SEBORRHEIC KERATOSIS

SEBORRHEIC KERATOSIS is a common condition where growths known as lesions or warts appear on the skin, usually without needing treatment. If they cause irritation or clothing snags, however, doctors can use minor surgery, laser therapy or freezing to get rid of them; alternatively they can shave them off, known as “shave excision”, with this method sending a sample off for analysis in a laboratory.

Scaly, wart-like or waxy growths resembling small horns or cysts often appear on the abdomen, back, or arms of middle-aged and older adults and can range in color from light tan or brown to white, black, yellow or gray – typically light-tan or brown in hue but sometimes other hues too – predominantly appearing light tan to brown in tone but sometimes also appearing white, black yellow or gray in tone. They typically occur on these areas but may also appear white black yellow or gray in hue – usually flat or raised with rough surfaces – these growths may appear flat or raised and often have rough surfaces though smooth surfaces can also exist – pencil eraser-sized pencil eraser-sized pencil eraser-sized quarter sized spots can cluster together; some people may only have one or a few spots while others could potentially have hundreds of these spots clustered together on different body parts of these adults than others!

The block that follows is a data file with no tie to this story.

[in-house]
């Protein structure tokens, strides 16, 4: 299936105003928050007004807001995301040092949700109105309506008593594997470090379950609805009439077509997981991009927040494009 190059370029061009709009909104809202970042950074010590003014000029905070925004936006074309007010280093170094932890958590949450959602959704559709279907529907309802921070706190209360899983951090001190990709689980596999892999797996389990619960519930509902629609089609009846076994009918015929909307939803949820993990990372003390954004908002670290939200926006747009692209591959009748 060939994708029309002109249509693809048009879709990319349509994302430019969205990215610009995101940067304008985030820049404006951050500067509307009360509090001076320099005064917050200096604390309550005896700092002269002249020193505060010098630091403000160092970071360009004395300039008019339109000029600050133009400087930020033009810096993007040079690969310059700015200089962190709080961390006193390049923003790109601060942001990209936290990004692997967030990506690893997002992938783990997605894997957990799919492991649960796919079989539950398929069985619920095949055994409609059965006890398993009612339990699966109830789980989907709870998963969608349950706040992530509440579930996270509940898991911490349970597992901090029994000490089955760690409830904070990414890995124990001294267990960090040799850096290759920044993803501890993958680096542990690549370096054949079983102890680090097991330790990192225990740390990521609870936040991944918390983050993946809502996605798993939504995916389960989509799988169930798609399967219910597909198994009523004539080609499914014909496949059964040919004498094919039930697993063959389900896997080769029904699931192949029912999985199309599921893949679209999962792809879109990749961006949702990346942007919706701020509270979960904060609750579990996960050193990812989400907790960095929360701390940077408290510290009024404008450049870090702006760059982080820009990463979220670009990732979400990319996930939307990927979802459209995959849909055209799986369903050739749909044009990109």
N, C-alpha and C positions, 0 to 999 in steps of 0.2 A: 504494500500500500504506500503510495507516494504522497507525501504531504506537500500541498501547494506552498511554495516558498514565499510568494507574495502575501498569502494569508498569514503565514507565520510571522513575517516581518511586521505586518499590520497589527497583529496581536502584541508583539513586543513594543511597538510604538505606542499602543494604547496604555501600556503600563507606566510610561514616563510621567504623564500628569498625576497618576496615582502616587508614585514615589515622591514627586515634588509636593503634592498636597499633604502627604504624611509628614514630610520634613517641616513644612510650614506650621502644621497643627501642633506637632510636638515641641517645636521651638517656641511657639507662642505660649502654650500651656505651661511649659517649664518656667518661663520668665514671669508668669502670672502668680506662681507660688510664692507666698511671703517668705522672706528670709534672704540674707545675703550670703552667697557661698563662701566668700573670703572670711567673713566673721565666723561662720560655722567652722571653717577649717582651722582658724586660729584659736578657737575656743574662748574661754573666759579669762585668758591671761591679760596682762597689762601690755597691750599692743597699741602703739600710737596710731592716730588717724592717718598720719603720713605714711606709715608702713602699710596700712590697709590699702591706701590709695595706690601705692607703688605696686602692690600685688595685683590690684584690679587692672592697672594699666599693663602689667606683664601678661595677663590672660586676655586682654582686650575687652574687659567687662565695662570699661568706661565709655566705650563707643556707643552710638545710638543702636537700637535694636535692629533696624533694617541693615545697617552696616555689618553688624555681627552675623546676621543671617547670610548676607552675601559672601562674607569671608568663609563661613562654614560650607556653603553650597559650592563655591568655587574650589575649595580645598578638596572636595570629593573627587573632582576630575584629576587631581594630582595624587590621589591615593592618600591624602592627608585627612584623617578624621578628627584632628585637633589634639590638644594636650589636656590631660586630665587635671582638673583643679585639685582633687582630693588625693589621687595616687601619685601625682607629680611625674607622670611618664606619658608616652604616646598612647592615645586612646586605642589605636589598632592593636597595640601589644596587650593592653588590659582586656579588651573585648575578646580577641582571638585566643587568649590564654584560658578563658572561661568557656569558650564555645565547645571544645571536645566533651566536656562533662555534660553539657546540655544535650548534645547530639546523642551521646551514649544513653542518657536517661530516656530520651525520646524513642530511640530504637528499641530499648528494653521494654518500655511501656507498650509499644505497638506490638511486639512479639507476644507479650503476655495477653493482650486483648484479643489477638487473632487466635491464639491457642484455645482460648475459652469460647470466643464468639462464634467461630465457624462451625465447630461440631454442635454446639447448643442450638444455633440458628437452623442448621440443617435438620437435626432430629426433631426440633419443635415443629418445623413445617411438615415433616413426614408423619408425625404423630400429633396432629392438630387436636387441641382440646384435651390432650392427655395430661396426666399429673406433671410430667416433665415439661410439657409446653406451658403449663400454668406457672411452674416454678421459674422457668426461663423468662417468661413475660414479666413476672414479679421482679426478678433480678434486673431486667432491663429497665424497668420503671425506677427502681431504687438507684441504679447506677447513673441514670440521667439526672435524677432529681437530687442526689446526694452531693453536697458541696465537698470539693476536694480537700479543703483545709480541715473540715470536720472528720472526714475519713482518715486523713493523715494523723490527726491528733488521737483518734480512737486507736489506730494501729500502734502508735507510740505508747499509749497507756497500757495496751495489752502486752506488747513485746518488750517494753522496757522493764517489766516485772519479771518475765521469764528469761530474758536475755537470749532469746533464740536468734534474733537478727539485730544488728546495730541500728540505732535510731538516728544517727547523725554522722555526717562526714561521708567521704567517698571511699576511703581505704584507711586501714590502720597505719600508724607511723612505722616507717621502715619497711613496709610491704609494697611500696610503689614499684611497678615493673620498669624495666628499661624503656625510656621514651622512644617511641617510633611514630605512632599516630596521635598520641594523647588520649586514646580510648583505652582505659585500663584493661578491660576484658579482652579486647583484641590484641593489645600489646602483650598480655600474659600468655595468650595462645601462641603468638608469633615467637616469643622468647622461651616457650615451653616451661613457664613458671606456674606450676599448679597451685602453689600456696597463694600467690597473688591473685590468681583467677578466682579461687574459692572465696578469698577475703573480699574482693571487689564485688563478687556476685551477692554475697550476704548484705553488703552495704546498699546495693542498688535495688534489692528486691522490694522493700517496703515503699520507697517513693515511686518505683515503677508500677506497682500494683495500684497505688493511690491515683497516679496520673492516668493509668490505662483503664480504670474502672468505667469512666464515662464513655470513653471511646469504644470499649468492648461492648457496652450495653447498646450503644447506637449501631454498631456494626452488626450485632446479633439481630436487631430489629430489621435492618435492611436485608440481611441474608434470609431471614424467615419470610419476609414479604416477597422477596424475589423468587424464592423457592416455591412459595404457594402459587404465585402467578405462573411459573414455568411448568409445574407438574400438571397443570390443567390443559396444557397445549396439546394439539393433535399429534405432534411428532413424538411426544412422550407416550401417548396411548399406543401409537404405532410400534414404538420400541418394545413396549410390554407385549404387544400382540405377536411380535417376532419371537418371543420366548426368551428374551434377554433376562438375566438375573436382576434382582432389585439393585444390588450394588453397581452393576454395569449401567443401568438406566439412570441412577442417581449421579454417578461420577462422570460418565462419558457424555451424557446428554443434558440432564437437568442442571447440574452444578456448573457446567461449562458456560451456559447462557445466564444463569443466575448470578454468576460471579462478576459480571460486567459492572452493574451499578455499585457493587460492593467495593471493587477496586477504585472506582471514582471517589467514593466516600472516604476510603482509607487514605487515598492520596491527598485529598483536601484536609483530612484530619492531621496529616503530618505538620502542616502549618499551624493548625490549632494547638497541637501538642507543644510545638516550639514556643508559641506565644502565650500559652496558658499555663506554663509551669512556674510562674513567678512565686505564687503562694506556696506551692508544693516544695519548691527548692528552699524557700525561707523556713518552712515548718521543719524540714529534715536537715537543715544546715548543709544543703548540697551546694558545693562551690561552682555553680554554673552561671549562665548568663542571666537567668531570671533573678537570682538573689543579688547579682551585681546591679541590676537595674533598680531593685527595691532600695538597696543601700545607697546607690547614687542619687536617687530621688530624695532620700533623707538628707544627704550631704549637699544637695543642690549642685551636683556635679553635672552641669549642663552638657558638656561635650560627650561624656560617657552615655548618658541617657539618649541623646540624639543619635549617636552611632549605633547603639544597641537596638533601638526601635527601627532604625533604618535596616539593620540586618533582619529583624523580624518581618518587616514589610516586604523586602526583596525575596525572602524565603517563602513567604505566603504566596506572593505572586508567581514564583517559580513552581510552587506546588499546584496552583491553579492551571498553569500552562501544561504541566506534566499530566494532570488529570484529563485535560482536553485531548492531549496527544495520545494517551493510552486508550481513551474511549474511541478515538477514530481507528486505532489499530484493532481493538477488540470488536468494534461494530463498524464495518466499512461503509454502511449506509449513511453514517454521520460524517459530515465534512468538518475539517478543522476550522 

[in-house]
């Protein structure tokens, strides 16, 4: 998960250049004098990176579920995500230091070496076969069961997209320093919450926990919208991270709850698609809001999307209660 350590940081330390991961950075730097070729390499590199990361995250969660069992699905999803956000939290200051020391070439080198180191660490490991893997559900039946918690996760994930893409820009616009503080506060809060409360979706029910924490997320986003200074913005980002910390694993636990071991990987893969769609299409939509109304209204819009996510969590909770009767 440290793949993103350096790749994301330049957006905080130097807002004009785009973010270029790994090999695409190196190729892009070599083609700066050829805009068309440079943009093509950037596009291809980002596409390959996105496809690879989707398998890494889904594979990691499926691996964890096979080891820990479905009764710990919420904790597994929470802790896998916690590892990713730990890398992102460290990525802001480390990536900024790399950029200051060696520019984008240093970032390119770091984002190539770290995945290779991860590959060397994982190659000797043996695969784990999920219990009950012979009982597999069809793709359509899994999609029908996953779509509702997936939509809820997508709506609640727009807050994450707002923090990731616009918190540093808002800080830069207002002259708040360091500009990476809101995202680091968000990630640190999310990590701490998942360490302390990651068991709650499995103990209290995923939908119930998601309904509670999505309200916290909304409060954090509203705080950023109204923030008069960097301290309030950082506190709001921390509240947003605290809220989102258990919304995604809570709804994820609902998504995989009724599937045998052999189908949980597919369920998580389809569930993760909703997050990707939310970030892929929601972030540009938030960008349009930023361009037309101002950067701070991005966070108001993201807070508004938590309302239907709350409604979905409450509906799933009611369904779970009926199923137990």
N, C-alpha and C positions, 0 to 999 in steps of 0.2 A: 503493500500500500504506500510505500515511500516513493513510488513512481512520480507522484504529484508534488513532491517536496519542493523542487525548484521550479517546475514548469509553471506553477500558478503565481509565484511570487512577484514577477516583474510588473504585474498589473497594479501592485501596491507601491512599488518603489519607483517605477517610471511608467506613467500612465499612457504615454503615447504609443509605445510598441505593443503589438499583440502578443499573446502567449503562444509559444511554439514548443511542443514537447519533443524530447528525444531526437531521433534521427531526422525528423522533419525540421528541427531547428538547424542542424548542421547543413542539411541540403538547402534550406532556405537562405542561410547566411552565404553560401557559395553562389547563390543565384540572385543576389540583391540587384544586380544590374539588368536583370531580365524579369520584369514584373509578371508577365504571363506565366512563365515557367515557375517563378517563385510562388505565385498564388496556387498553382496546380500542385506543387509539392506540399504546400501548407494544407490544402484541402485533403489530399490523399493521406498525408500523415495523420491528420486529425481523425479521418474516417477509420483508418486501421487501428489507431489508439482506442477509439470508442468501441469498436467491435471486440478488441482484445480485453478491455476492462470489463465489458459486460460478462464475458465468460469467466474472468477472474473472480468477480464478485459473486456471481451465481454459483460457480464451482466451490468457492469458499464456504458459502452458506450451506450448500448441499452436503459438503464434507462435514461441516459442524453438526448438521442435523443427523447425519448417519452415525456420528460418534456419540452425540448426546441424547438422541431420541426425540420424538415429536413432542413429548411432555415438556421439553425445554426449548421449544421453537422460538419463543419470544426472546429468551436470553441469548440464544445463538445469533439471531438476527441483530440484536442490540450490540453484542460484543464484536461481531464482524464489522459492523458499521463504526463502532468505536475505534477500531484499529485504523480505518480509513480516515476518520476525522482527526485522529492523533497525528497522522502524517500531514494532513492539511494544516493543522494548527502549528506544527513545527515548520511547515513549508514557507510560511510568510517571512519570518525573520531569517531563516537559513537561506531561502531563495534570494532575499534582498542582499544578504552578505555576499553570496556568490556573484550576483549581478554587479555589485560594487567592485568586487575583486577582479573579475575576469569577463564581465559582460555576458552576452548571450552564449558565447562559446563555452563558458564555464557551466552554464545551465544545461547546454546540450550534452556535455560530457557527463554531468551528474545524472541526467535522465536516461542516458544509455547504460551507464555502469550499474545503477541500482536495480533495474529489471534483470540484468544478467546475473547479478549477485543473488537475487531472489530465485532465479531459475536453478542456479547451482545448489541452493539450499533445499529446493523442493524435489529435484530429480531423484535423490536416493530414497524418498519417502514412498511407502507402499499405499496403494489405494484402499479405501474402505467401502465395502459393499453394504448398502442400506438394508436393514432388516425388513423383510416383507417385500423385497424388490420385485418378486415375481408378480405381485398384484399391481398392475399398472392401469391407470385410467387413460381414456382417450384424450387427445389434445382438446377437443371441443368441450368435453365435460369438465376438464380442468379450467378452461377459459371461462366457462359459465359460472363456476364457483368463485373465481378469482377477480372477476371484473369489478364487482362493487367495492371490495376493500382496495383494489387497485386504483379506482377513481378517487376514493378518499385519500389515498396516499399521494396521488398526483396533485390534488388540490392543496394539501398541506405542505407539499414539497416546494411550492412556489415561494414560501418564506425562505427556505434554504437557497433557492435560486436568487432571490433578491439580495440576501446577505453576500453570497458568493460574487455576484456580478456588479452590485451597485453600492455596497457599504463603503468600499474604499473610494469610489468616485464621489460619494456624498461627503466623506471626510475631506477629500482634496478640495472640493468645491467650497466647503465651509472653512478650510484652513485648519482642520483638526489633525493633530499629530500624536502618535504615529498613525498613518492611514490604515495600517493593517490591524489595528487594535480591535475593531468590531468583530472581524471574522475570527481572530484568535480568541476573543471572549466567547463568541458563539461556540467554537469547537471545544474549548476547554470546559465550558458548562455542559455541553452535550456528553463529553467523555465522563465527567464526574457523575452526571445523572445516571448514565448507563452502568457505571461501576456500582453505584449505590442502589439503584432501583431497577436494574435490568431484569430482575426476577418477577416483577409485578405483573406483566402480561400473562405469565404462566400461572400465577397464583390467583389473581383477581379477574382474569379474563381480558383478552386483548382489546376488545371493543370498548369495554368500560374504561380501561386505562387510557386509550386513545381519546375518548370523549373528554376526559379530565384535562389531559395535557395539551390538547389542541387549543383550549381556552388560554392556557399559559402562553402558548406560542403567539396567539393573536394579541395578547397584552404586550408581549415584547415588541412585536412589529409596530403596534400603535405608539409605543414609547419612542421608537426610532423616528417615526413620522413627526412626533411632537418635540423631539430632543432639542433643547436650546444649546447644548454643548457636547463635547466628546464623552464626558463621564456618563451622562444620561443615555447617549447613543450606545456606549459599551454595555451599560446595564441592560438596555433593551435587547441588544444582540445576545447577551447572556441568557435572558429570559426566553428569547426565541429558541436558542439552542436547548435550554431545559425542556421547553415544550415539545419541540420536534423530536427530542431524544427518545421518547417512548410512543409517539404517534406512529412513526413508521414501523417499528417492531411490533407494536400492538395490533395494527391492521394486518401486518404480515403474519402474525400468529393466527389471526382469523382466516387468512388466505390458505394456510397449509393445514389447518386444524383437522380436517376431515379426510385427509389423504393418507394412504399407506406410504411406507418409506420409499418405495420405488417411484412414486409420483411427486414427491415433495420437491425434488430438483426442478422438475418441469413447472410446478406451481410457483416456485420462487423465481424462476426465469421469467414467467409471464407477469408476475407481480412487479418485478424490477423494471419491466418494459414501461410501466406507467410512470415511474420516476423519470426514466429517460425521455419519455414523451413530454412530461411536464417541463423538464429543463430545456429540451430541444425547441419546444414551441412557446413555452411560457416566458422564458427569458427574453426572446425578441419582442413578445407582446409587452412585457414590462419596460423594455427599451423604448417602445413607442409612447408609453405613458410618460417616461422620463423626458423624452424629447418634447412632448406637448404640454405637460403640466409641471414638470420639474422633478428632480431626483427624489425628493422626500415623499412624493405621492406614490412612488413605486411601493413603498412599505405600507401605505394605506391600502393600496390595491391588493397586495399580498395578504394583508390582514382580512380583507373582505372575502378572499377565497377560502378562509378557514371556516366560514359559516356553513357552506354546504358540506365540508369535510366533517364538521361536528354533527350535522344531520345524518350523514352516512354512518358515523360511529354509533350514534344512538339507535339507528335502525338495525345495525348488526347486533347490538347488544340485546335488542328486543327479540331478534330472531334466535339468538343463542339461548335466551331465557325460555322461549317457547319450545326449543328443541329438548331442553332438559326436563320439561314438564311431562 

These benign growths on the top layer of skin are not cancerous; they’re caused by keratin protein found in fingernails and hooves. Over time they form slowly over time; some may itch but most don’t hurt; rubbing clothing against them could irritate and even bleed the surface layer of your skin.

If you discover new, suspicious growths on your body, make an appointment with a healthcare provider immediately. They can examine them to see if they are seborrheic keratoses and, if so, will recommend one or more of the following treatments to eradicate them which they can perform at their office or clinic:

Freezing (cryosurgery) involves using super-cold liquid nitrogen to freeze away growths. This may require multiple treatments. A shave excision involves using a tool known as a curette to scrape off growths – often in combination with freezing or burning treatments. Electrodesiccation/curettage: After numbing the skin, your doctor may use targeted electric current to burn away seborrheic keratoses before using a surgical curette to shave remaining skin cells.

Healthcare providers should examine any new growths to make sure they’re not cancerous, since many forms of skin growths can look very similar. If there’s any doubt, your provider might perform a biopsy and remove the growth using a scalpel or similar sharp instrument; they might apply a bandage afterward as protection against clothing rub or bleeding; you should change this regularly; additionally, clean the area twice daily with soap and water or as advised by your physician.